US President Joe Biden pays respects to 'honourable' Queen Elizabeth before funeral

US President Joe Biden paid tribute to Queen Elizabeth on the eve of her state funeral on Sunday, praising her dignity and dedication to service after he appeared at her lying-in-state in Westminster.

Biden is among the scores of dignitaries and royals from across Europe, Asia, Africa and the Americas who will attend Monday's funeral. Hundreds of thousands of people have descended on London to pay tribute to Britain's longest-reigning monarch, who died on Sept. 8 aged 96.

"She was the same in person … as her image: decent, honorable and all about service," Biden said after he signed a book of condolence. "Our hearts go out to the royal family."

Biden earlier appeared on a balcony overlooking the queen's coffin in the vast historic Westminster Hall, making a sign of the cross and briefly placing his hand on his heart in reverence.

Elizabeth's body has been lying in state since Wednesday, and people from all walks of life and from around the country and overseas have queued for hours to file past her coffin in a constant, emotional stream.

The US president was joining King Charles and other leaders from around the globe for a reception on Sunday evening ahead of the grand state funeral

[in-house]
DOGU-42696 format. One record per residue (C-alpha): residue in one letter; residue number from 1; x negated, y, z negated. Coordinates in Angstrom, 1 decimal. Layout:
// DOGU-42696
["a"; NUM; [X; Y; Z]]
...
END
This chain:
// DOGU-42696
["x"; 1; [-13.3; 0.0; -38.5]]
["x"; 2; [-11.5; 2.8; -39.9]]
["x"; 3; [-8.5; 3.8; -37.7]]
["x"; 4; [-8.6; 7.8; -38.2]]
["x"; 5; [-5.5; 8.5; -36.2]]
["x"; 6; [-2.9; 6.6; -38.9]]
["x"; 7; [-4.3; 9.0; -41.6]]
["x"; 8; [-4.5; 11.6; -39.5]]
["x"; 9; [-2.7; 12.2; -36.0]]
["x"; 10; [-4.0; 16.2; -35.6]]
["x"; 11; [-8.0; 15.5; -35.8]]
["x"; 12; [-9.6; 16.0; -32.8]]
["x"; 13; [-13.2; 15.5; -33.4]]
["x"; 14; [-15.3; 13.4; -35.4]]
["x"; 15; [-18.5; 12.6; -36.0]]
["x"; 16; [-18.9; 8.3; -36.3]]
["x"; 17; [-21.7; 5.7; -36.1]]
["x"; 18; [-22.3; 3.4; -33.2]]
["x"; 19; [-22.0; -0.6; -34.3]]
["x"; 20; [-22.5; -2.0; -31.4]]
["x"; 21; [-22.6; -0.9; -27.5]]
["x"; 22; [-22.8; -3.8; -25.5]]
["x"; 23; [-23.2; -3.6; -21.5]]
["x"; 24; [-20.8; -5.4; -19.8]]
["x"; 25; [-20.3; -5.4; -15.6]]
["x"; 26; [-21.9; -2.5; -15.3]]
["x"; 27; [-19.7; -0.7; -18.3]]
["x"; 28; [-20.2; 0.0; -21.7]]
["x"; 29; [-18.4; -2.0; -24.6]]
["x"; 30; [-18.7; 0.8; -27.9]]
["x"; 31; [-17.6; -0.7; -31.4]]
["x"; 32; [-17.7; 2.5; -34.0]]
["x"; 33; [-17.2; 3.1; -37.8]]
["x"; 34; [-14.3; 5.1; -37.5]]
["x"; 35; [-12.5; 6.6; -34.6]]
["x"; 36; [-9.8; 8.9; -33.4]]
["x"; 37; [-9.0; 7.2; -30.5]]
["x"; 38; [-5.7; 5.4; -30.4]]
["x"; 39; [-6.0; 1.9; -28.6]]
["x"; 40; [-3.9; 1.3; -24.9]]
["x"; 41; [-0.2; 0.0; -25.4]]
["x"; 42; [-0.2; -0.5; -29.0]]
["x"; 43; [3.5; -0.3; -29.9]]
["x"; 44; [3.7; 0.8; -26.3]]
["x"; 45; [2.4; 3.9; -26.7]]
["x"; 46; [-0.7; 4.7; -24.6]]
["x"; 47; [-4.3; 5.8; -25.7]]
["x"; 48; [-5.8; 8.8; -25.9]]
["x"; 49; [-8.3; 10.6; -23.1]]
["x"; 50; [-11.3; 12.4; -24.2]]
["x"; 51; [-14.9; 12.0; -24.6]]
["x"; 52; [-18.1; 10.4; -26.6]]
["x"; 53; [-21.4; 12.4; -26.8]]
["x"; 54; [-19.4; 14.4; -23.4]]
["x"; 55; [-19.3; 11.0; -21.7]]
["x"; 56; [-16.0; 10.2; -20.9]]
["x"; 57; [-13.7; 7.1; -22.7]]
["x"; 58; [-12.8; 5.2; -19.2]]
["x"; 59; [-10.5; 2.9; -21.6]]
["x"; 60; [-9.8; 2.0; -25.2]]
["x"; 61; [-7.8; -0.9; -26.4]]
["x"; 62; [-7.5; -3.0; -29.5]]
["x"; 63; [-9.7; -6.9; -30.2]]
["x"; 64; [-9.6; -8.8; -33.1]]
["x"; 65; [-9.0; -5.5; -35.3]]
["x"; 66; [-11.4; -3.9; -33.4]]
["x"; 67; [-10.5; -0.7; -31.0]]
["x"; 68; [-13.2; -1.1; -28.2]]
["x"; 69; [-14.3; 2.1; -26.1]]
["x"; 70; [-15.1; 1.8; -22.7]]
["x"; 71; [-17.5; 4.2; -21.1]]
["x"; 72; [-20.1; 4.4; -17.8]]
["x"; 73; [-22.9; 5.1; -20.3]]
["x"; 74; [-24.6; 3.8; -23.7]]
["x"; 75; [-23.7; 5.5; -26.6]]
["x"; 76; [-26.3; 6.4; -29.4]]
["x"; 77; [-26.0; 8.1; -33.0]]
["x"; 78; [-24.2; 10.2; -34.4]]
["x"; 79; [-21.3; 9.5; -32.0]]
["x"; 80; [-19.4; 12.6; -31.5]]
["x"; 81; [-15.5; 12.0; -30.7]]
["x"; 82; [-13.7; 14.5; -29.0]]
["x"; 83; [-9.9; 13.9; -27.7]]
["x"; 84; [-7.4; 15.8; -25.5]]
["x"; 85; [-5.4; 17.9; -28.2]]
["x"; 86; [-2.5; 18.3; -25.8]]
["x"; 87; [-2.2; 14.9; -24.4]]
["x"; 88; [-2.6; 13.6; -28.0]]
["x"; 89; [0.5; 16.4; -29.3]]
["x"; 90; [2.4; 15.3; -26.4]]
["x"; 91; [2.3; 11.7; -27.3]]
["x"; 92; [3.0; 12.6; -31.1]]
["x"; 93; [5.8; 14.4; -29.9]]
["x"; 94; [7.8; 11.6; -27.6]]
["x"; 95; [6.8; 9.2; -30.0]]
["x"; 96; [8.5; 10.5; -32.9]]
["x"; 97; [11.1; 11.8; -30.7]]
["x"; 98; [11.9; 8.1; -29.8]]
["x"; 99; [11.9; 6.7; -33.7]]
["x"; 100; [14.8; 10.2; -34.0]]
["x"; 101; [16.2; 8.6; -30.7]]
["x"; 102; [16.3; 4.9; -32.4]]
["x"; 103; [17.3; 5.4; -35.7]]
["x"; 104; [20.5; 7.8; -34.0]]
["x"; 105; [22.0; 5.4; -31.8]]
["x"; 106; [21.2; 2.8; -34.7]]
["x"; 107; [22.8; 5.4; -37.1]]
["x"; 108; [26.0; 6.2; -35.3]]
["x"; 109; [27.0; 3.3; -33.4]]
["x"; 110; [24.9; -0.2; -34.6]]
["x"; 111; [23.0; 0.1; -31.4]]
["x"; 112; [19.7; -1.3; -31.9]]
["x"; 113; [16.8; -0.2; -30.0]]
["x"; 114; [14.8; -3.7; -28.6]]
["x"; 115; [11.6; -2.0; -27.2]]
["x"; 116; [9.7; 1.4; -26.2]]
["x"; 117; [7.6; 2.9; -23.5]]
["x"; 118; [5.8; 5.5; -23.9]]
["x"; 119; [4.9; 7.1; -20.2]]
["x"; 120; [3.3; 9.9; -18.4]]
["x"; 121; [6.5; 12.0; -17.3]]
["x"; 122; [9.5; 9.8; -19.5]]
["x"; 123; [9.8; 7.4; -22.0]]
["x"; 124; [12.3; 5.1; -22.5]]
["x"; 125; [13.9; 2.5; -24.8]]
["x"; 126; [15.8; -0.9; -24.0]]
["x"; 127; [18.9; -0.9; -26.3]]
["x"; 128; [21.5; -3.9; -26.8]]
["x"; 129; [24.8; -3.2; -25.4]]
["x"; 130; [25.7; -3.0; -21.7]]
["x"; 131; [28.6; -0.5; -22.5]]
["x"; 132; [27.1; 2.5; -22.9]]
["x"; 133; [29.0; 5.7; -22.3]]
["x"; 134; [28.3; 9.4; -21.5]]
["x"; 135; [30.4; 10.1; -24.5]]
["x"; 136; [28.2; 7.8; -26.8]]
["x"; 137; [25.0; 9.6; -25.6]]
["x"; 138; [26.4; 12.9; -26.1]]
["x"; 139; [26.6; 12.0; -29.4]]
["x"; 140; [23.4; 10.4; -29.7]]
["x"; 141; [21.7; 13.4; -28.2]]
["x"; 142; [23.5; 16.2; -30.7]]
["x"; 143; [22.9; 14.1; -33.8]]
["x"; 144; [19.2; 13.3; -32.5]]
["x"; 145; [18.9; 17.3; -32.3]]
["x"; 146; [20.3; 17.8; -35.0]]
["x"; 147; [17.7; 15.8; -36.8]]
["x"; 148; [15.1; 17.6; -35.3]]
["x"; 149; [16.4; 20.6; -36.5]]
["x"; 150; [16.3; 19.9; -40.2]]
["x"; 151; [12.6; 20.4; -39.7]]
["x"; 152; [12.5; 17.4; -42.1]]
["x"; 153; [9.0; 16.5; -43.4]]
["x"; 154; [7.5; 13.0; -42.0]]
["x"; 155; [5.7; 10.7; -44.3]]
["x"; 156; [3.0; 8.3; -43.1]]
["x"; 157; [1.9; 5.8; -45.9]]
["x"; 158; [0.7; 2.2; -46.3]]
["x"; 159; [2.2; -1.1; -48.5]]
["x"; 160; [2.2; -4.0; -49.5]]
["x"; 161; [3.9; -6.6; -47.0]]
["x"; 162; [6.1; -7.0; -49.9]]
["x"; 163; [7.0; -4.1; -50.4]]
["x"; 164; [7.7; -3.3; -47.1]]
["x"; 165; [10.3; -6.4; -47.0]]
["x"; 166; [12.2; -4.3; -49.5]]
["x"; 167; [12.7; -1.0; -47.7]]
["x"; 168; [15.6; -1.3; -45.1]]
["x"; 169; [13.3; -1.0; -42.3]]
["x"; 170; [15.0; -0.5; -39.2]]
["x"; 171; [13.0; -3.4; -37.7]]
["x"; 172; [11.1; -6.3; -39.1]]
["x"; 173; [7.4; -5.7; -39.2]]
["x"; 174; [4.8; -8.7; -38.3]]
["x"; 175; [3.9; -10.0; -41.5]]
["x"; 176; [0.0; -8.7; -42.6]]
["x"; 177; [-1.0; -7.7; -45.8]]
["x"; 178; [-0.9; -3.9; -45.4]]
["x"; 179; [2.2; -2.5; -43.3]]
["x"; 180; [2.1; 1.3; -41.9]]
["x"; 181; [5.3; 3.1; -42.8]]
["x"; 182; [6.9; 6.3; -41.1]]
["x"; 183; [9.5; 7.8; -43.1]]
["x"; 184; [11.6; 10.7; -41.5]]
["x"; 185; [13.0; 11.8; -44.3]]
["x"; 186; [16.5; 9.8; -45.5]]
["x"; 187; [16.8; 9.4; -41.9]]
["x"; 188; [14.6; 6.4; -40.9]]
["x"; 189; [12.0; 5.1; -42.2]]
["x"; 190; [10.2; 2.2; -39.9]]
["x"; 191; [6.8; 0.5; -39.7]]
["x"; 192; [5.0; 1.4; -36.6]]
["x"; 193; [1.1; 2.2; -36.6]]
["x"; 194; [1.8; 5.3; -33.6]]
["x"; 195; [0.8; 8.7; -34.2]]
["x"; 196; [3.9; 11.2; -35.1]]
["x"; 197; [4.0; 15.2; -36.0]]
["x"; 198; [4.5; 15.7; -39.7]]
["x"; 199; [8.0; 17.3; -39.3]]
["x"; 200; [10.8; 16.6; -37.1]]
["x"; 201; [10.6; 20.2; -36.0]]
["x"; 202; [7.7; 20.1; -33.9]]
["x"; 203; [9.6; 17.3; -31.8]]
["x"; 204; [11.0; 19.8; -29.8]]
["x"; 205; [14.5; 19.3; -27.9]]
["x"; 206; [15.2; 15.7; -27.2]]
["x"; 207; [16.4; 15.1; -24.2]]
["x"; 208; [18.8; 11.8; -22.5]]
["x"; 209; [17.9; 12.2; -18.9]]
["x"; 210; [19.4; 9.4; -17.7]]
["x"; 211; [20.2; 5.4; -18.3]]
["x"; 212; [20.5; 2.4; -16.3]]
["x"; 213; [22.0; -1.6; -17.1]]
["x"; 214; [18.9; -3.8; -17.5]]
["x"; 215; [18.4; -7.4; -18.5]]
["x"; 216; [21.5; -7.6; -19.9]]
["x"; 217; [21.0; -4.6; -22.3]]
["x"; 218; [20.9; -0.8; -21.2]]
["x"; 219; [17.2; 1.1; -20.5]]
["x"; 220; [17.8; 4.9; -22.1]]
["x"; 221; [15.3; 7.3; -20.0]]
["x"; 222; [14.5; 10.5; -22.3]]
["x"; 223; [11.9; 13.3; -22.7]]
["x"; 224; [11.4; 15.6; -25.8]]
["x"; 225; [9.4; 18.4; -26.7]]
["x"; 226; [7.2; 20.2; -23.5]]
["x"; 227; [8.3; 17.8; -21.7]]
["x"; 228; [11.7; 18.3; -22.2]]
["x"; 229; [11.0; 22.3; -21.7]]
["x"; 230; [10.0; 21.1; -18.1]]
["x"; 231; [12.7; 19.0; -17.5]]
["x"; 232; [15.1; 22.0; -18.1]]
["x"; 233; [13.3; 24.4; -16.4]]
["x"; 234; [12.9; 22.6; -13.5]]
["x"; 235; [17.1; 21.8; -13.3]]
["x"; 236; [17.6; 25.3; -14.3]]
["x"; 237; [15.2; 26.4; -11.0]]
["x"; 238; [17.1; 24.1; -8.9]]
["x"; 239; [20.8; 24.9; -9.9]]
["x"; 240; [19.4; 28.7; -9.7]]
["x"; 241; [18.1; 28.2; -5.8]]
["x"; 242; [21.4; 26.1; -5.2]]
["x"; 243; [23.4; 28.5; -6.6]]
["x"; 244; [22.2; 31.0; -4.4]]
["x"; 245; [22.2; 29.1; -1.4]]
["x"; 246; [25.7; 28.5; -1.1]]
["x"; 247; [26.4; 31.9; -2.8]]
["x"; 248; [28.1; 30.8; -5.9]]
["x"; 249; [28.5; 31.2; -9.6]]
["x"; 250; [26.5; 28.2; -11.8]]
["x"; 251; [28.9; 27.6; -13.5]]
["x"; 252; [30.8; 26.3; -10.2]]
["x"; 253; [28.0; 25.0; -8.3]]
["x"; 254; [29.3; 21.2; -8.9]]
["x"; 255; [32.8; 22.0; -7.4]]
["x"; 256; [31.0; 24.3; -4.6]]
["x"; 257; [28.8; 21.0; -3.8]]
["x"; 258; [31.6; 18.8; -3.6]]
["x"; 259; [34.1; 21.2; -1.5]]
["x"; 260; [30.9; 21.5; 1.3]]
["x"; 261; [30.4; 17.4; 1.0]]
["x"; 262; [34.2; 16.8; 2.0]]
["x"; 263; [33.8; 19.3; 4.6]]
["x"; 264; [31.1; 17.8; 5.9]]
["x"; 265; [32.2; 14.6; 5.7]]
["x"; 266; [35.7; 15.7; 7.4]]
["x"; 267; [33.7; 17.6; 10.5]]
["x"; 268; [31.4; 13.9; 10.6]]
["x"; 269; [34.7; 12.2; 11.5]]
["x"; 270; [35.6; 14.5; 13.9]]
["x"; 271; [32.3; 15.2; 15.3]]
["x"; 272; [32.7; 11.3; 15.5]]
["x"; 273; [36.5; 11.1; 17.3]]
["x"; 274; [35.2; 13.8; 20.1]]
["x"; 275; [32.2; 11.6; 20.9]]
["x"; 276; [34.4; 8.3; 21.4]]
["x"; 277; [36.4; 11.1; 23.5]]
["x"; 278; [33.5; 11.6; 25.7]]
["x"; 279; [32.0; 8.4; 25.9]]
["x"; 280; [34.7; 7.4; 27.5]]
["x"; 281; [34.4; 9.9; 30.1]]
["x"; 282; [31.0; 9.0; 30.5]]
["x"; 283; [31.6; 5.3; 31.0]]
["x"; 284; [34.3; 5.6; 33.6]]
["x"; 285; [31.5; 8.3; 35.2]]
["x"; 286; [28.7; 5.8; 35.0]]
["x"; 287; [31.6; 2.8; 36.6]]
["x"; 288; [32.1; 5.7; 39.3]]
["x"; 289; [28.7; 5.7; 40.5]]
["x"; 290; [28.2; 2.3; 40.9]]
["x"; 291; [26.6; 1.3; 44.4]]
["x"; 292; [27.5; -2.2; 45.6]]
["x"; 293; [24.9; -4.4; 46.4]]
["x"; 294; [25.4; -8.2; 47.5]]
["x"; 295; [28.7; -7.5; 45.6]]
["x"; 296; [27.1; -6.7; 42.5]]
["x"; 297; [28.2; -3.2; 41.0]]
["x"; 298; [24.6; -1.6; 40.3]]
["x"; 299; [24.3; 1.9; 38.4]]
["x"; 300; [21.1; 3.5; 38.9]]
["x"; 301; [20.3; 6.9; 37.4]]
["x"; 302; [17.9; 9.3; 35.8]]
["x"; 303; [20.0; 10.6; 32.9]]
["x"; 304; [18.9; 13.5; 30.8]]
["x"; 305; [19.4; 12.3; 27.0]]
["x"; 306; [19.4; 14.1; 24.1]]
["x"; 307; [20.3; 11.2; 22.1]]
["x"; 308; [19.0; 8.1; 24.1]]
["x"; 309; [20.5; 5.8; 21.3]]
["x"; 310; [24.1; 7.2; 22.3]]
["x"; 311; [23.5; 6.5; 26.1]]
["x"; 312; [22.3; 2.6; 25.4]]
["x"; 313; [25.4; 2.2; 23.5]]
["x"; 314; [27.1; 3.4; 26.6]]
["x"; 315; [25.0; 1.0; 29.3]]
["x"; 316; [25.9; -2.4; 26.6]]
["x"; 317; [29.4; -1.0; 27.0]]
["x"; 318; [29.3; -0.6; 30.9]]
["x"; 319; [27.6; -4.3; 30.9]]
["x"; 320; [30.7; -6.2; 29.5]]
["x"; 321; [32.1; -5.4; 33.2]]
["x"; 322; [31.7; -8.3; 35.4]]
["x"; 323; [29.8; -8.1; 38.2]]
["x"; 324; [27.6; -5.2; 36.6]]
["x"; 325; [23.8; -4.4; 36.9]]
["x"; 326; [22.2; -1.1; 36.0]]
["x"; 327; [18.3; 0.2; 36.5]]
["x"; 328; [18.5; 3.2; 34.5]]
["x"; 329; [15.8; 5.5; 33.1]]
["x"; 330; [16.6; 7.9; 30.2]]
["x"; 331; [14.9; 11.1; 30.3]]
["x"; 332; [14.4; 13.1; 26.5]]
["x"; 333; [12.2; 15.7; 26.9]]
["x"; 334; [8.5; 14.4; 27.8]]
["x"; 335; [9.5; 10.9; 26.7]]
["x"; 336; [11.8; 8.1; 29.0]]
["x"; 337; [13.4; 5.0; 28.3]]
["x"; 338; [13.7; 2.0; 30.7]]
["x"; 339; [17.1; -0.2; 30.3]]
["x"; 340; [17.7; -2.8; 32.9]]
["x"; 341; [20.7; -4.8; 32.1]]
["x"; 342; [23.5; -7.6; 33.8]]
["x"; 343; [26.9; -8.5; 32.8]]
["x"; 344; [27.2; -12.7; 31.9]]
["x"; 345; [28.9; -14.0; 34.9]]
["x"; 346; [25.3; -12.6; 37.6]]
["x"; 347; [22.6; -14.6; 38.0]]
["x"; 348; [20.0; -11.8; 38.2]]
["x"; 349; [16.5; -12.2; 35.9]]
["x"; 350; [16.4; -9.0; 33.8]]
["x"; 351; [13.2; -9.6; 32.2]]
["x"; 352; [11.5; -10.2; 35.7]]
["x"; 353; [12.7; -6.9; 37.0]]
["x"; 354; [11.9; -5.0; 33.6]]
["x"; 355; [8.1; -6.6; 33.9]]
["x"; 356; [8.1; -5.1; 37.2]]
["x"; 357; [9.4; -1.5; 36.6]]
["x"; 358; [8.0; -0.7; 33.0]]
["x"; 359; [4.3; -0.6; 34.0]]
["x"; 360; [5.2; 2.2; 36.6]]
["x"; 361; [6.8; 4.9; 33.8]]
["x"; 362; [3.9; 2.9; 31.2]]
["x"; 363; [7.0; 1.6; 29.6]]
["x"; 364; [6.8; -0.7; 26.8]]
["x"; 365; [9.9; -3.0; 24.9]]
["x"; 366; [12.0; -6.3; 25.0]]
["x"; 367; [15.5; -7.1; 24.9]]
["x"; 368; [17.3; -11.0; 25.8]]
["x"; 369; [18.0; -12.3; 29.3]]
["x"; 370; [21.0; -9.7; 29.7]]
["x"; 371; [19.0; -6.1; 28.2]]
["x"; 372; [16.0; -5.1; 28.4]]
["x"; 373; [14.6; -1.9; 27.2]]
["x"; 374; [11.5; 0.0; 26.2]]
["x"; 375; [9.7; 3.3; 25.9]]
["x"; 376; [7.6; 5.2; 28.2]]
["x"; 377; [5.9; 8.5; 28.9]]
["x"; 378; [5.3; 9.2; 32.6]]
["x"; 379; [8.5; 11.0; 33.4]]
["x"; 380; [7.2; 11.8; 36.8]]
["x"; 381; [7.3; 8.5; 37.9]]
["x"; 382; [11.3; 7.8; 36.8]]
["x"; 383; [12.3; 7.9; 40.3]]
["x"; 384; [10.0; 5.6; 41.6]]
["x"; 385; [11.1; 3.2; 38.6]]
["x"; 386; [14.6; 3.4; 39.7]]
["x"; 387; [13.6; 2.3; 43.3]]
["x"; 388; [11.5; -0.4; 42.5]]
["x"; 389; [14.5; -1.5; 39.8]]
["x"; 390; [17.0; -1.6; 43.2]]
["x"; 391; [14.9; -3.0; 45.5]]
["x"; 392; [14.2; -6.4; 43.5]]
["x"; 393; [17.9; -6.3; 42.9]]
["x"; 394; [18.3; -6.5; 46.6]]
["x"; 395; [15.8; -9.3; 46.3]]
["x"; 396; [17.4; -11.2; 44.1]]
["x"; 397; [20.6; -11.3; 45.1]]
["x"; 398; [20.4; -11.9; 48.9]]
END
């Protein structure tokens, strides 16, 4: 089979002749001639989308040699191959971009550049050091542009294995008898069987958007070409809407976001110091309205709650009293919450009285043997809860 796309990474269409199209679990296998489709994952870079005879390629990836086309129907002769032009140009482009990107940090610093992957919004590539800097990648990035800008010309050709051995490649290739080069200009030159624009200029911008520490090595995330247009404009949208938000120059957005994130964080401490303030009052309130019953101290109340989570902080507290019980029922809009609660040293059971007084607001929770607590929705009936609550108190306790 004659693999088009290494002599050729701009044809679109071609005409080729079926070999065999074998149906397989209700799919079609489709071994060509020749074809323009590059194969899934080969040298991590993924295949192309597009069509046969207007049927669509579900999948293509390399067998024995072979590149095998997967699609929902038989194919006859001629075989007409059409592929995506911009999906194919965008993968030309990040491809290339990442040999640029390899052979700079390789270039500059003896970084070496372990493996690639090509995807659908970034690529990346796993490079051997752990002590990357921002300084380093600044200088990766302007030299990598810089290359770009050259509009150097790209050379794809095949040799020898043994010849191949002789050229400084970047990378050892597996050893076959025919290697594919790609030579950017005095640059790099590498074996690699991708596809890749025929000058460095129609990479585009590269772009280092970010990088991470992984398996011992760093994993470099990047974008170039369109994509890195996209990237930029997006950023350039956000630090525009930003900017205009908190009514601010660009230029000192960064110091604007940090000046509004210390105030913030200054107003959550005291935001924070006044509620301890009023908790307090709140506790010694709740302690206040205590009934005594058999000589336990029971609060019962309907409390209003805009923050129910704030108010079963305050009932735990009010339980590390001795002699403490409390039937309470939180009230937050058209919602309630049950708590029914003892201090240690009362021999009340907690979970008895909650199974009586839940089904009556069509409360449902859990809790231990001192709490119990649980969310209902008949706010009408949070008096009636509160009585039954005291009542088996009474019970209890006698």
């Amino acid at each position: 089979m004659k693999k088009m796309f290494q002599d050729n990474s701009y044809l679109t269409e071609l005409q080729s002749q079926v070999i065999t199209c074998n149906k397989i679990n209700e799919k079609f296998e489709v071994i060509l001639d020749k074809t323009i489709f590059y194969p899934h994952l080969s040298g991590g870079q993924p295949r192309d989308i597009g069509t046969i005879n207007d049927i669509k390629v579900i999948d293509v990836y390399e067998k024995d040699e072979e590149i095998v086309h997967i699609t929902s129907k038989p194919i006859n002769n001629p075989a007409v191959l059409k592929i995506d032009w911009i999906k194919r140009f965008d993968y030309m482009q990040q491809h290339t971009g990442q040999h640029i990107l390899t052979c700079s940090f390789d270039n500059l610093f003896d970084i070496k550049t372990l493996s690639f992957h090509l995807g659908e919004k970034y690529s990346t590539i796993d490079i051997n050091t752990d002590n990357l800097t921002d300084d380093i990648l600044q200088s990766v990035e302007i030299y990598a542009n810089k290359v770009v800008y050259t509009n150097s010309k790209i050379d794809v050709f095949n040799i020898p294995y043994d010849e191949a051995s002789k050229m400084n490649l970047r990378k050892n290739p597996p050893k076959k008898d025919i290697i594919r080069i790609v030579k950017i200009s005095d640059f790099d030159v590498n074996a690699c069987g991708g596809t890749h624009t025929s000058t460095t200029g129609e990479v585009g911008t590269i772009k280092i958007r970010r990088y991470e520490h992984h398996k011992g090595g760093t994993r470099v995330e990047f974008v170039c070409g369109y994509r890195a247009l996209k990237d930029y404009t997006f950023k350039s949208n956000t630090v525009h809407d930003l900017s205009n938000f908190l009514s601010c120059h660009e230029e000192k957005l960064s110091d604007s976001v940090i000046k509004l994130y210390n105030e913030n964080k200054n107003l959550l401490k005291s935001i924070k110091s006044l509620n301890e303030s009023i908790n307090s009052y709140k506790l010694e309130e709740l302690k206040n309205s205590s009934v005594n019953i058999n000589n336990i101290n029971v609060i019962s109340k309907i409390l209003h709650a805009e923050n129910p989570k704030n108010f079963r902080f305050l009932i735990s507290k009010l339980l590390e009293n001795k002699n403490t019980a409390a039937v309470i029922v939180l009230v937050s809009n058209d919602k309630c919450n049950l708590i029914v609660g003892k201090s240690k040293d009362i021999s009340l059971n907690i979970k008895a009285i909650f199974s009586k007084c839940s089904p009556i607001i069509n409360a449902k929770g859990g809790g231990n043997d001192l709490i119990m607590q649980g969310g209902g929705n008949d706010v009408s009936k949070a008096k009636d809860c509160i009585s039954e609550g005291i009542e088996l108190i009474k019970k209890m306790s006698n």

Biden was one of the 14 US presidents in office during the queen's 70-year reign, of which Elizabeth met all except Lyndon Johnson, starting with Harry Truman in 1951 when she was still a princess. 

He will join presidents, prime ministers, kings, queens and sultans representing nearly 200 countries and territories at the funeral.

French President Emmanuel Macron was seen walking near the River Thames earlier on Sunday, mingling with those gathered in the streets around parliament. read more

Liz Truss, who the queen appointed as Britain's prime minister just two days before her death, took the opportunity to meet with leaders from Australia, New Zealand, Ireland, Canada and Poland over the weekend.

Saudi Arabia's Crown Prince Mohammed bin Salman, however, is no longer expected to attend, according to a British government source. Inviting the man Western leaders believe ordered the murder in 2018 of Saudi journalist Jamal Khashoggi had been controversial. He has denied any role in the killing.

Britain has invited heads of state or ambassadors from any country with which it has full diplomatic relations, but it is up to those nations who they send. The change was made by Saudi Arabia, the source added.


For all the high ceremony and careful diplomacy of the funeral, for the queen's family, it is also when they will bid farewell to a mother, grandmother and great-grandmother.

Prince Andrew, the queen's second son, paid tribute to "Mummy, Mother, Your Majesty" on Sunday, reflecting the roles he said Elizabeth fulfilled during her reign. 

"Mummy, your love for a son, your compassion, your care, your confidence I will treasure forever," he said.